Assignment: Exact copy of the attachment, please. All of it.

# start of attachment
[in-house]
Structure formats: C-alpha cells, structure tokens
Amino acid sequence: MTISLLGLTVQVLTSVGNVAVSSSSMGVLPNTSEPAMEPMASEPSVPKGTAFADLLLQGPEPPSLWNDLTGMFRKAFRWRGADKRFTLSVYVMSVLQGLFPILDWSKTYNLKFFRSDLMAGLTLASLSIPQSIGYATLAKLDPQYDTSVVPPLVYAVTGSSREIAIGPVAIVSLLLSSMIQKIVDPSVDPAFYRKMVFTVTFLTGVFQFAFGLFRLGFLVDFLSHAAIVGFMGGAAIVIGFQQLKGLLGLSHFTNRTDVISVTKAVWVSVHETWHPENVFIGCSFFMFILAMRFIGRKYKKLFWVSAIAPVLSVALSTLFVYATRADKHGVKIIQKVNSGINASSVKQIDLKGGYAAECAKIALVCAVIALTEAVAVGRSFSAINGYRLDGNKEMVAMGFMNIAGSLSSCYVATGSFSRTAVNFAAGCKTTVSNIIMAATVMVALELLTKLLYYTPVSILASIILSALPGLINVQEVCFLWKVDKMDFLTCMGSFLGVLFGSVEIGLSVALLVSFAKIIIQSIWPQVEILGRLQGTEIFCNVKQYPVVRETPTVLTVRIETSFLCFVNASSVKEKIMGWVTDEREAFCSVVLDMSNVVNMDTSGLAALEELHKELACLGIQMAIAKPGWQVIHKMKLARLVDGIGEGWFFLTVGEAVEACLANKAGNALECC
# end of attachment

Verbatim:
[in-house]
Structure formats: C-alpha cells, structure tokens
Amino acid sequence: MTISLLGLTVQVLTSVGNVAVSSSSMGVLPNTSEPAMEPMASEPSVPKGTAFADLLLQGPEPPSLWNDLTGMFRKAFRWRGADKRFTLSVYVMSVLQGLFPILDWSKTYNLKFFRSDLMAGLTLASLSIPQSIGYATLAKLDPQYDTSVVPPLVYAVTGSSREIAIGPVAIVSLLLSSMIQKIVDPSVDPAFYRKMVFTVTFLTGVFQFAFGLFRLGFLVDFLSHAAIVGFMGGAAIVIGFQQLKGLLGLSHFTNRTDVISVTKAVWVSVHETWHPENVFIGCSFFMFILAMRFIGRKYKKLFWVSAIAPVLSVALSTLFVYATRADKHGVKIIQKVNSGINASSVKQIDLKGGYAAECAKIALVCAVIALTEAVAVGRSFSAINGYRLDGNKEMVAMGFMNIAGSLSSCYVATGSFSRTAVNFAAGCKTTVSNIIMAATVMVALELLTKLLYYTPVSILASIILSALPGLINVQEVCFLWKVDKMDFLTCMGSFLGVLFGSVEIGLSVALLVSFAKIIIQSIWPQVEILGRLQGTEIFCNVKQYPVVRETPTVLTVRIETSFLCFVNASSVKEKIMGWVTDEREAFCSVVLDMSNVVNMDTSGLAALEELHKELACLGIQMAIAKPGWQVIHKMKLARLVDGIGEGWFFLTVGEAVEACLANKAGNALECC